As regular as 'flu season, and about as welcome and good for society's health, the UK Home Office is trying to justify data retention and web snooping:
Plans to monitor all Britons' online activity are needed to help society fight crime and "save lives", Home Secretary Theresa May has said."Save lives", you say, Theresa? Oh yes, and she has the figures to back it up:
Of the 30,000 estimated cases last year where the police made an urgent request for communications data, between 25% and 40% of them resulted in lives being saved.Let's take the low end of that estimate. That's 7500 lives. The most plausible way to save lives with information is to prevent suicides. In 2009 the UK had 6.9 suicides per 100,000 persons, or just over 4100 for the population of 60mm. So Theresa is saying that without this information (which they already have the rights to), the suicide rate would have tripled? My arse.
I would love to know if this is a Home Office press officer mangling the figures, or a deliberate overstatement to try to press the Home Office case. Either way, it's a completely bullshit stat. So what nefarious plans are they trying to justify?
Under draft plans, service providers will have to store details of all internet use in the UK for a year.Well, not mine, that's for sure. I use Gmail and I use https for everything. But what does "all internet use" mean?
But Mrs May said the police would only see the details if they had a "clear case" and investigative justification.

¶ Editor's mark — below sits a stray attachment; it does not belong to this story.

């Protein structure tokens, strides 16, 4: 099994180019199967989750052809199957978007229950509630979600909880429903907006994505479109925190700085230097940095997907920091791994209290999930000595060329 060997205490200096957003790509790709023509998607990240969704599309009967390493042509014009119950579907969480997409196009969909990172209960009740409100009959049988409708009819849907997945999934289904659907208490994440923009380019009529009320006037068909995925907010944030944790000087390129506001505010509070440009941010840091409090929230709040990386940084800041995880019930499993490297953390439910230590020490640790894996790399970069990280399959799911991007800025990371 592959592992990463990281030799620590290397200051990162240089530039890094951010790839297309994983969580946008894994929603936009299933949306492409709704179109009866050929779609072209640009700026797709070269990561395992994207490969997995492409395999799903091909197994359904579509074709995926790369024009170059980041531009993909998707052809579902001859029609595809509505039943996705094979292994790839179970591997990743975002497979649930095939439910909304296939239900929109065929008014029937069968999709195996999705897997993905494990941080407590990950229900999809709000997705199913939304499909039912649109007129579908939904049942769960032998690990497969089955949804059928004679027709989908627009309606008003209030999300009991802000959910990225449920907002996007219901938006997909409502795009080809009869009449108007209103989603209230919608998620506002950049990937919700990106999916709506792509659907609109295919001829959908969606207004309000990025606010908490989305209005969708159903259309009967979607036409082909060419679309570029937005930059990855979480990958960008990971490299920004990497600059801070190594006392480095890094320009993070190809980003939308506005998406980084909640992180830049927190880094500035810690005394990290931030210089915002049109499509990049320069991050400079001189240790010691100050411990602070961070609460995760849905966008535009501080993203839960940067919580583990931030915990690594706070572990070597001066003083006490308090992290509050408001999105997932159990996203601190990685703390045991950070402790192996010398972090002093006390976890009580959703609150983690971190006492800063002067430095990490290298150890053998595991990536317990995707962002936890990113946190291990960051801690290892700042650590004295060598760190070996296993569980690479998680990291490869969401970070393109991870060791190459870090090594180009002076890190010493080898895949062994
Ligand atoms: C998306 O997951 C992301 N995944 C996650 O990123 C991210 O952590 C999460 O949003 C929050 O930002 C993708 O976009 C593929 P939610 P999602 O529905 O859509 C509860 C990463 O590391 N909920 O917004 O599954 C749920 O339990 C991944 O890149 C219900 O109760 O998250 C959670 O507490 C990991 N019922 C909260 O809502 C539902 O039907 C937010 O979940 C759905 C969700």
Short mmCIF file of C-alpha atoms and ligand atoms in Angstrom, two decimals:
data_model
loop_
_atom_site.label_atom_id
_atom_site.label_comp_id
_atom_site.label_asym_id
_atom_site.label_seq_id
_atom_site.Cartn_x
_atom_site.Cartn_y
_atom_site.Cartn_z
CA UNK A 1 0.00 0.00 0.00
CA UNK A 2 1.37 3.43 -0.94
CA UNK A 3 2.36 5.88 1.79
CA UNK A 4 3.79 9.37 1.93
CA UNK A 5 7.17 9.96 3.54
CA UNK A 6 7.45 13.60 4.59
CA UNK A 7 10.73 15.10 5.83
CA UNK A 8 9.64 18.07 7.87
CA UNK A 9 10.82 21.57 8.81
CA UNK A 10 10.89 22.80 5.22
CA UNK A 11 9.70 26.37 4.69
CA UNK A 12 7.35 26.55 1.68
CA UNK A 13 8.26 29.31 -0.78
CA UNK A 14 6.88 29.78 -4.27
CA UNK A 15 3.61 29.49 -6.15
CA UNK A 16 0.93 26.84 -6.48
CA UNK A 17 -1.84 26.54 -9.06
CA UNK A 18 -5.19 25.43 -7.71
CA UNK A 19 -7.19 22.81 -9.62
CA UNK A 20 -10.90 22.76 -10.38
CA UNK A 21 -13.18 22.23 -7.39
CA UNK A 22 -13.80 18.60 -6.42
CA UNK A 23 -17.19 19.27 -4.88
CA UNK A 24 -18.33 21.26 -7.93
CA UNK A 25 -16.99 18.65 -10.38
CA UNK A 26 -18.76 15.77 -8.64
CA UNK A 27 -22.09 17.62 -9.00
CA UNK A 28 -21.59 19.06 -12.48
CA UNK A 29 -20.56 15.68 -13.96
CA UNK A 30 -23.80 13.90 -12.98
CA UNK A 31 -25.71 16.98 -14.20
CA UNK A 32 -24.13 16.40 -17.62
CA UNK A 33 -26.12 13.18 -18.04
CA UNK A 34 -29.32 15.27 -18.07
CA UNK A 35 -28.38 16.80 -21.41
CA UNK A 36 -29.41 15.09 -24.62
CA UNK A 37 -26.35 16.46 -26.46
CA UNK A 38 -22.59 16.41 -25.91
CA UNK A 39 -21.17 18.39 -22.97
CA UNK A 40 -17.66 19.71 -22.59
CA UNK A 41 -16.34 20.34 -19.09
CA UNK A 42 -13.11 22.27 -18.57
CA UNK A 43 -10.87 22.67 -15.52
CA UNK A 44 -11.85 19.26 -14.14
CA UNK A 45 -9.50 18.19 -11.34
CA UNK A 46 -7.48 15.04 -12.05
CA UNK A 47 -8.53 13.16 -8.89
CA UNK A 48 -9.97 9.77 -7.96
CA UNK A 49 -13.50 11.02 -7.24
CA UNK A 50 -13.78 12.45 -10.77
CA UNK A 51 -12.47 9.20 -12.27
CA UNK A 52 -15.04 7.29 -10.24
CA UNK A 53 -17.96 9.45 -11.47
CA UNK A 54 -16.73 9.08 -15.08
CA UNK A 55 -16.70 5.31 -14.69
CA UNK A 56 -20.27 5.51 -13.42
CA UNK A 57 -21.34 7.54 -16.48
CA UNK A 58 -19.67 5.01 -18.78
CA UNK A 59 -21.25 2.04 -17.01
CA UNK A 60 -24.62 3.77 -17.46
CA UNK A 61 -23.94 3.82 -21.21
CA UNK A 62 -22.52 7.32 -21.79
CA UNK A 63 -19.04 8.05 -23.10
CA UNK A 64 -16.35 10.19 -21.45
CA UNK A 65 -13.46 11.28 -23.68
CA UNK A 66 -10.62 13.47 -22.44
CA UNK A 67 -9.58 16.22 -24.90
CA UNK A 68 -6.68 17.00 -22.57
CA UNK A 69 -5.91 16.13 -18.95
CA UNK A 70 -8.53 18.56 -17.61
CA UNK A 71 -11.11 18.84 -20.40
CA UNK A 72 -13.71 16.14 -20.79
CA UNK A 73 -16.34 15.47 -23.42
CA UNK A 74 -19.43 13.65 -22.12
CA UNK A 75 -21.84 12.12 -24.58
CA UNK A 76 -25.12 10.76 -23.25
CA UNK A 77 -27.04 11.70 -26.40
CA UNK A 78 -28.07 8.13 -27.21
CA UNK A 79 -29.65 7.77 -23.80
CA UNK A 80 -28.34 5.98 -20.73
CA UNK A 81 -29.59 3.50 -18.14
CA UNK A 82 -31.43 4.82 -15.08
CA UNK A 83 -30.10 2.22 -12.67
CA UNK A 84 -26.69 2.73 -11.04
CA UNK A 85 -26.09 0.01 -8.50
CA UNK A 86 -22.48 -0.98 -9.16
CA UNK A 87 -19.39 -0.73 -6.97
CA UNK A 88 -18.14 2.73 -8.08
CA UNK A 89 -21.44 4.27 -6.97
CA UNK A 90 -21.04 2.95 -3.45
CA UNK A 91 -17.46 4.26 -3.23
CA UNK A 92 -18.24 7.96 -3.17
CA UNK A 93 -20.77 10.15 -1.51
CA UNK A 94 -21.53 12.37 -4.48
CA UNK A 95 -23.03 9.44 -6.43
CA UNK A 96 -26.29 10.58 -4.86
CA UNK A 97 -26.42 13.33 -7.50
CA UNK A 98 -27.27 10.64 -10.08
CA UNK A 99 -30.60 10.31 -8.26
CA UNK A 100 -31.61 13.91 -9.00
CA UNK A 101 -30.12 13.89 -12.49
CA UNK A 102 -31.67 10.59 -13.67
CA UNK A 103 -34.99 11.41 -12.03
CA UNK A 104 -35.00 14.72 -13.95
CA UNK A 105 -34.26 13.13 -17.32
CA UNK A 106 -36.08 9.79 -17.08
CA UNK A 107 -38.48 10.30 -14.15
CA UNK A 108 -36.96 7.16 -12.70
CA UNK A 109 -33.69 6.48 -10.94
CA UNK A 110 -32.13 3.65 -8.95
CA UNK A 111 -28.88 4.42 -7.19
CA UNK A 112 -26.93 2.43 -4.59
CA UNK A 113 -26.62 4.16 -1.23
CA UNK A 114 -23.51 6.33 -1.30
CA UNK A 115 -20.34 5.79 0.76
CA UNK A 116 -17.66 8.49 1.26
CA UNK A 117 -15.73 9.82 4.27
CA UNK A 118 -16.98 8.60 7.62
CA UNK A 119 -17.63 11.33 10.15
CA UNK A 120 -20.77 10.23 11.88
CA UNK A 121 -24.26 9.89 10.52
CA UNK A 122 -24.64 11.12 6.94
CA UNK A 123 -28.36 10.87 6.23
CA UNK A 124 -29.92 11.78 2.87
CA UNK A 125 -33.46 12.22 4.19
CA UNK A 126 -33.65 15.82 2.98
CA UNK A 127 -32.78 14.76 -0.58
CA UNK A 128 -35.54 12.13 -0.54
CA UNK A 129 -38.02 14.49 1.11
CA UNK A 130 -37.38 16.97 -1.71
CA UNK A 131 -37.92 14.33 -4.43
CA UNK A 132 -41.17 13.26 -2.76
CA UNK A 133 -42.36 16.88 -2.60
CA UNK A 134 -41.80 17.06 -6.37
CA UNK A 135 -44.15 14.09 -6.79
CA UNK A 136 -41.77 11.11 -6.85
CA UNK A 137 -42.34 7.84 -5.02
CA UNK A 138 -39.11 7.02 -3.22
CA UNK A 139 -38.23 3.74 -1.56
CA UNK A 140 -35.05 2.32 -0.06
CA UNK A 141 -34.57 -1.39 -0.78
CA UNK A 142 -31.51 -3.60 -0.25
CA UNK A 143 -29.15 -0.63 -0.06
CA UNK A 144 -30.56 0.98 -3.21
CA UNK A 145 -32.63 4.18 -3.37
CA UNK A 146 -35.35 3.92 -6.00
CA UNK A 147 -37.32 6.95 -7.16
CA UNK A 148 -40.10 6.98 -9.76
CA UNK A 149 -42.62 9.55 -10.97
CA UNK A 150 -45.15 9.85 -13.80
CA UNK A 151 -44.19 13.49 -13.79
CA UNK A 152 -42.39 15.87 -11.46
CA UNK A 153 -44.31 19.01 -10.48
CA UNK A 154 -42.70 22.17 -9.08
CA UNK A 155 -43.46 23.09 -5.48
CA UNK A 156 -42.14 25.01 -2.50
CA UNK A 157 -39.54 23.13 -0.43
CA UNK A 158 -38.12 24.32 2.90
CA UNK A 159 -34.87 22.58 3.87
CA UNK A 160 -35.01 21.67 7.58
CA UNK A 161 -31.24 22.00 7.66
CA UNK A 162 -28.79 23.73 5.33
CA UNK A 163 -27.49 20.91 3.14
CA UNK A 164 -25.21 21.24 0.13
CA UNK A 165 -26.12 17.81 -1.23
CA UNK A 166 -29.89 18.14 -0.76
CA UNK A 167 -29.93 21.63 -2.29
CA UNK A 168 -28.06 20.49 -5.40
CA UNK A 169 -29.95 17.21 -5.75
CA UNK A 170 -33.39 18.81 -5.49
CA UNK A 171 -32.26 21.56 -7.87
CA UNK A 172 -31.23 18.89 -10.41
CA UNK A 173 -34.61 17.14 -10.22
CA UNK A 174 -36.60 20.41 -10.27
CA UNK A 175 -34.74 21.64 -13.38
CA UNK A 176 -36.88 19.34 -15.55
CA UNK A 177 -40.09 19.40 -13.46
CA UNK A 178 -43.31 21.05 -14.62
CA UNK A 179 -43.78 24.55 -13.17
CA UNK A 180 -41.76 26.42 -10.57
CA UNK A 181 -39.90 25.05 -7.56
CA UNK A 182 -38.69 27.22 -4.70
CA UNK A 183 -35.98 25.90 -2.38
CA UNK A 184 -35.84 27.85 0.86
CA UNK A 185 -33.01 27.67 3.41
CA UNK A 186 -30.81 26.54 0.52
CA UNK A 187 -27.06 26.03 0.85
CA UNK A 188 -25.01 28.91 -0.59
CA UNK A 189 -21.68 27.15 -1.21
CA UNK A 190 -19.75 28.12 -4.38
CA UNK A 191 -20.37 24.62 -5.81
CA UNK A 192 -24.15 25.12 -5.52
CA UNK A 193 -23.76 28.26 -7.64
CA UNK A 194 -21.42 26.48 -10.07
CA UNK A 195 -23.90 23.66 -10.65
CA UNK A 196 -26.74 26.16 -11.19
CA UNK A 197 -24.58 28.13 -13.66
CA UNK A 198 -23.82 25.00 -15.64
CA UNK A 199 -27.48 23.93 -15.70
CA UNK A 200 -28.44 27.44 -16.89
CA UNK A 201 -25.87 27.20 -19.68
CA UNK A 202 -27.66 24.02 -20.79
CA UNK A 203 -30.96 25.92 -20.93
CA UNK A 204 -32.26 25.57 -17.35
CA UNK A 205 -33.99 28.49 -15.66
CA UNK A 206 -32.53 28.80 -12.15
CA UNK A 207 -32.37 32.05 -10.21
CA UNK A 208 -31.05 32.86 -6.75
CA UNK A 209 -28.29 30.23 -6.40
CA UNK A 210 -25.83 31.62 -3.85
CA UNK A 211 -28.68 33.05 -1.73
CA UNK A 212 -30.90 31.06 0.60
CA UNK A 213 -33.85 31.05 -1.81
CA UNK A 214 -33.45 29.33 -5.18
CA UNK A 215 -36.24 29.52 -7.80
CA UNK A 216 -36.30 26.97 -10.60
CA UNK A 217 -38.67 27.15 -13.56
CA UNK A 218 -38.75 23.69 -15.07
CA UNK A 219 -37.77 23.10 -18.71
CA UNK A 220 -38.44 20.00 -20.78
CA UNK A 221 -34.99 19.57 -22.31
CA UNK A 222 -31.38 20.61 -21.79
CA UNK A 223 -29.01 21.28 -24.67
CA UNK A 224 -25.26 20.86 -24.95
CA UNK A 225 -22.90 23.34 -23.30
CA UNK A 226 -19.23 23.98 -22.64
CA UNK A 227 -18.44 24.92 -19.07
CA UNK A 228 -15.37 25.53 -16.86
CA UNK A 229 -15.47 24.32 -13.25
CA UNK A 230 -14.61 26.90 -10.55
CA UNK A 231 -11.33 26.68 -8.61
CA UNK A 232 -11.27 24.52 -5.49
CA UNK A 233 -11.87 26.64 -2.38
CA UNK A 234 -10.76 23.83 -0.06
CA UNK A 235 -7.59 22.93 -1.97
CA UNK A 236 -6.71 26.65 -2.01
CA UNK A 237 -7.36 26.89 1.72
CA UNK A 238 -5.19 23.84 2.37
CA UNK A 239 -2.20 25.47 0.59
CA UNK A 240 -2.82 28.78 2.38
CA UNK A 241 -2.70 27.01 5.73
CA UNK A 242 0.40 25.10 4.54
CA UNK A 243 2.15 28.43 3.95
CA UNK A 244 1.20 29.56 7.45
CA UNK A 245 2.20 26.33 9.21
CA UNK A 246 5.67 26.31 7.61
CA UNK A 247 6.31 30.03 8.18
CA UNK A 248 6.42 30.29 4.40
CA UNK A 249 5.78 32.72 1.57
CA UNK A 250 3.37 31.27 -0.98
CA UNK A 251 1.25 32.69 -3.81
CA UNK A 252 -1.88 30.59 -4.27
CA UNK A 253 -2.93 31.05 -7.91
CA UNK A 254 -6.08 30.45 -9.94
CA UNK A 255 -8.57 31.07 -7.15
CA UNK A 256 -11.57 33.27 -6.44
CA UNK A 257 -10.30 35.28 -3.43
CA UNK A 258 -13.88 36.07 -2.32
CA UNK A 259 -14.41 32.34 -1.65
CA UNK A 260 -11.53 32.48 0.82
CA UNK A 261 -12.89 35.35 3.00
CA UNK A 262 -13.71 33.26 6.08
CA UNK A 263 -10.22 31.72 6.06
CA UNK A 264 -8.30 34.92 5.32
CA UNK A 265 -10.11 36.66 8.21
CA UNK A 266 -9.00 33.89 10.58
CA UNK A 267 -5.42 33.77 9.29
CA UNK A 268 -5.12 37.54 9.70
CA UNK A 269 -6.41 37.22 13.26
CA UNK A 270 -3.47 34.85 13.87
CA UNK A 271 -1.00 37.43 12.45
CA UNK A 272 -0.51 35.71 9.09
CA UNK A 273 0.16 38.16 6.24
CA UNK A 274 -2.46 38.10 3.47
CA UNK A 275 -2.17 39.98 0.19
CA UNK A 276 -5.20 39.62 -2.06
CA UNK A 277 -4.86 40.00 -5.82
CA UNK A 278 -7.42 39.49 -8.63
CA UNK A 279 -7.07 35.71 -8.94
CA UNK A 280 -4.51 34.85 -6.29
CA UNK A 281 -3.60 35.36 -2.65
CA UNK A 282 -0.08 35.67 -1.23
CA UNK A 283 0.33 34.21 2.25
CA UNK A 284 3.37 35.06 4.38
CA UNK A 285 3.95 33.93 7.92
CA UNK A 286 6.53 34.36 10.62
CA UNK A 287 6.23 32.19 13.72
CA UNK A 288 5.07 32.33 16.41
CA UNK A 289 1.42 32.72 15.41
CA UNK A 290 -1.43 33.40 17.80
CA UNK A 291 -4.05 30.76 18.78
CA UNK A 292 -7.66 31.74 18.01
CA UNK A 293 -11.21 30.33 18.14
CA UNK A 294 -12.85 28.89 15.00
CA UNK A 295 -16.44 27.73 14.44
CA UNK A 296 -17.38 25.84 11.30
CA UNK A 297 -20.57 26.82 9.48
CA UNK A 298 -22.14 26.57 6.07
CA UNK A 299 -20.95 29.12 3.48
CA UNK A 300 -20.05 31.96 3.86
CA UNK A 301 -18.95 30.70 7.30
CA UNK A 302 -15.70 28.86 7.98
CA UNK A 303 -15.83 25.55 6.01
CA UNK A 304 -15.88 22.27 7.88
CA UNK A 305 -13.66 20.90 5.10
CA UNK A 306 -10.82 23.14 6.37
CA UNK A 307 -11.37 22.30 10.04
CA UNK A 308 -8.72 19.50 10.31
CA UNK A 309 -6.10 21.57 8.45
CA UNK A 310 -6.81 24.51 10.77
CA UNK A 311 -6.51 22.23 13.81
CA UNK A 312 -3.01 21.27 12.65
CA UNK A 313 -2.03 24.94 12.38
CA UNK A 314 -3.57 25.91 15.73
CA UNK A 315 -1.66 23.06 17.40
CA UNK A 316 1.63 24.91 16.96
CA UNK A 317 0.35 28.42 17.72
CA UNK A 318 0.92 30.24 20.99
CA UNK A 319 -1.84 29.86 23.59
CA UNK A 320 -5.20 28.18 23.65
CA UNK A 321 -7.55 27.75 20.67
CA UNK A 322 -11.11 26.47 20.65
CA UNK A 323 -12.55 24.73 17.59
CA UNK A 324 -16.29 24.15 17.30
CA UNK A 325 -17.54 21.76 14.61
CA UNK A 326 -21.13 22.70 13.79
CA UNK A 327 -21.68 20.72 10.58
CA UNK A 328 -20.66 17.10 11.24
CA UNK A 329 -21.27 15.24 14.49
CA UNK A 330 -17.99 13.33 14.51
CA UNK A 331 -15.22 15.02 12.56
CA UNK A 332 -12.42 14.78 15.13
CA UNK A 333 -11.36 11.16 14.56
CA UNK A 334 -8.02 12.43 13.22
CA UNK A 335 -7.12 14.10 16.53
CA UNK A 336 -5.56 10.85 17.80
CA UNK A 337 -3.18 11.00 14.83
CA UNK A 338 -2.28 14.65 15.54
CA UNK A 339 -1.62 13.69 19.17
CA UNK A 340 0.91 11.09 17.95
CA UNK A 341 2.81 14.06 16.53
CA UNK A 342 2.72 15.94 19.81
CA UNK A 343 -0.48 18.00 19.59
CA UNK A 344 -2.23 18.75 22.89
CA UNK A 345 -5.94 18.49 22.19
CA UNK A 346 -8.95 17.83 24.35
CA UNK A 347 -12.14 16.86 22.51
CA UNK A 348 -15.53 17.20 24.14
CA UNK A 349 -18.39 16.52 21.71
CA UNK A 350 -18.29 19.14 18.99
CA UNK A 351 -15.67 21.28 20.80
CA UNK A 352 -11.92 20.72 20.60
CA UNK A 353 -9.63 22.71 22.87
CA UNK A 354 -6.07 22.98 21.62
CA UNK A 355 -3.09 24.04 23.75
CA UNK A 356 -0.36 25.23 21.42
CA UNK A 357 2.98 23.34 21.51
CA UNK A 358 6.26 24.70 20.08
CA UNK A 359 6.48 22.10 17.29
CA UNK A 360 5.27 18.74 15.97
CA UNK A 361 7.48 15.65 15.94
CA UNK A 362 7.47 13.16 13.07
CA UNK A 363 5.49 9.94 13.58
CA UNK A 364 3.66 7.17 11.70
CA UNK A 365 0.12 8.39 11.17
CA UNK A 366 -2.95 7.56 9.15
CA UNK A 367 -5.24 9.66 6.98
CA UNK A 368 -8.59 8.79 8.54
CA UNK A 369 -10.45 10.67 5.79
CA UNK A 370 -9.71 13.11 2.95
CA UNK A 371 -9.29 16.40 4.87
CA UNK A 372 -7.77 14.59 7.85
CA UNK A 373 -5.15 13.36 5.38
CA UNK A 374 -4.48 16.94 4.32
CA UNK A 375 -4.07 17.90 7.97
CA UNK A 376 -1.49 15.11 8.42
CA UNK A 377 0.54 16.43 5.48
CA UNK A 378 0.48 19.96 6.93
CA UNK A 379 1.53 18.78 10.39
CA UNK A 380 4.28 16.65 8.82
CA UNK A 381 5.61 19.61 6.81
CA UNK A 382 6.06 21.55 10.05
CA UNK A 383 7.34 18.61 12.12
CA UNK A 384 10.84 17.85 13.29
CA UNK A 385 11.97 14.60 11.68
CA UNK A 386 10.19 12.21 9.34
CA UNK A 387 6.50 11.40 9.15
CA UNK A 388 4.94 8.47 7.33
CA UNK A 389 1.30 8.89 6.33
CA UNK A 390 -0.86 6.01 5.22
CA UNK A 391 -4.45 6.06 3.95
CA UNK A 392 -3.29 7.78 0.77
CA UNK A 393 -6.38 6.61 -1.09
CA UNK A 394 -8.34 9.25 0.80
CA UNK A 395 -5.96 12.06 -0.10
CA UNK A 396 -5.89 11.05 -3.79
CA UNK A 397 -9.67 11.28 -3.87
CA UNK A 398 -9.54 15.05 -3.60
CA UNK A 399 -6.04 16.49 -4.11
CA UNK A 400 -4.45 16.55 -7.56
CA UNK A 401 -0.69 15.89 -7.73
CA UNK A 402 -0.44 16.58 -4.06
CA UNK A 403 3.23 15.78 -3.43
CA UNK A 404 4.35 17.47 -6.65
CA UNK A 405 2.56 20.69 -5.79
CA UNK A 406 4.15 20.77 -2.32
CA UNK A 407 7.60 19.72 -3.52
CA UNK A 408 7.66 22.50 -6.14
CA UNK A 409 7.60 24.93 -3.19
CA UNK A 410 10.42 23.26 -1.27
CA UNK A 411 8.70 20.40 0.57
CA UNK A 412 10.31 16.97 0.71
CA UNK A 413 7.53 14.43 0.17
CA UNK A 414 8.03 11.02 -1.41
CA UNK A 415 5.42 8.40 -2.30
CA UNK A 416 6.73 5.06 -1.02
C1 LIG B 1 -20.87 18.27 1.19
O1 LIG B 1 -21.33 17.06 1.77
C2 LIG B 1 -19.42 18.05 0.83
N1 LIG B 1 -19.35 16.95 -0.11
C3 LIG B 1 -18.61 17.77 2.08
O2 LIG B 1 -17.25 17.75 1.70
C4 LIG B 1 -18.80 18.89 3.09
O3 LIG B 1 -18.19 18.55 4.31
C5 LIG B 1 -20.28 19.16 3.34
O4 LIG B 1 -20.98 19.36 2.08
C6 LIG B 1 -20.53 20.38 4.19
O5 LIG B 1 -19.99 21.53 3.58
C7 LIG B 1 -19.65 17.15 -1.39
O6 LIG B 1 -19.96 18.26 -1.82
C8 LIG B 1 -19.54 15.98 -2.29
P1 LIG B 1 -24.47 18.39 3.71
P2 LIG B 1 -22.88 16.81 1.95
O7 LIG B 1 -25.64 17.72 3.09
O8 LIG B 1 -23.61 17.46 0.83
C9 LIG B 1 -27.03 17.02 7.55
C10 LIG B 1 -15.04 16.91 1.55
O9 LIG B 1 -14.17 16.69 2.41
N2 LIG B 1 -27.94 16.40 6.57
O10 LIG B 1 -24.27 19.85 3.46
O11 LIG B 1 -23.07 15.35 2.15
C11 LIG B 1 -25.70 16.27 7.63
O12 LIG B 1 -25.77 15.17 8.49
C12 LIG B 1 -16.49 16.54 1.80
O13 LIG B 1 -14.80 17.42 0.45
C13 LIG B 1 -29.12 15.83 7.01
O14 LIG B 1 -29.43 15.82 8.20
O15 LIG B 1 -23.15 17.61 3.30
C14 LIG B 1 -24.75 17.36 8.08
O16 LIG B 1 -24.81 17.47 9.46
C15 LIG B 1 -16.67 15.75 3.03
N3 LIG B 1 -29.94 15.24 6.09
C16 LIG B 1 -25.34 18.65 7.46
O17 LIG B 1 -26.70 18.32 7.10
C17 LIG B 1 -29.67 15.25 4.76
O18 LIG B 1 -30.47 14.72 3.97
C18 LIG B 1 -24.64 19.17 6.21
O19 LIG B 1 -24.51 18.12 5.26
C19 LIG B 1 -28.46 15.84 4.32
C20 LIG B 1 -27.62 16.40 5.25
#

It was a myth it would allow the government "to read everyone's e-mails", she added.
- headers of all IP packets originating from UK-based IPs?
- URLs and parameters from all (unencrypted) HTTP GET requests?
- all DNS requests passing through UK ISP DNS servers?
What they actually intend to log is hinted at:
... the scope of the proposed powers would be limited to the "who, when, where and how" of communications.So that's source IP ("who"), timestamp ("when"); "where" is a bit fuzzier. Do they mean "where the request is being sent" (i.e. destination IP) or "where the sender is" (physical address or phone number tied to the sending IP)? I suspect "both" is the answer here. And "how" could mean protocol (http/https/ftp etc.) but in practice I think it means "requested URL and parameters".
What I do find interesting is the justification:
She said the authorities' ability to keep track of suspects was being increasingly "degradated" by the use of new technology such as social media and encrypted messaging services.because these proposals do nothing to solve the problem that Facebook, Google+, Twitter, GMail, Outlook.com can and usually do operate under https protection. This is, in practical terms, unbreakable without either a) a huge computational effort, b) planting a keylogger or other snooper on the suspect's computer, c) compromising a root certificate authority and perpetrating a man-in-the-middle attack on SSL connections or d) serving a warrant on the relevant serving company to obtain the unencrypted content. None of the proposals address this.
I'm sure Ms. May is merely repeating the talking points given to her by the weasels at the Home Office, but they are frankly risible. Her alleged concern for the public's worries is also rather thin:
In response, Mrs May said the public was "justifiably" concerned about who had access to the data and they should be a second stage of "extra scrutiny" by Parliament for other public bodies.If the only thing standing between me and my privacy was the technical expertise of Parliamentary scrutiny, I'd pull off my clothes and stand at Speaker's Corner.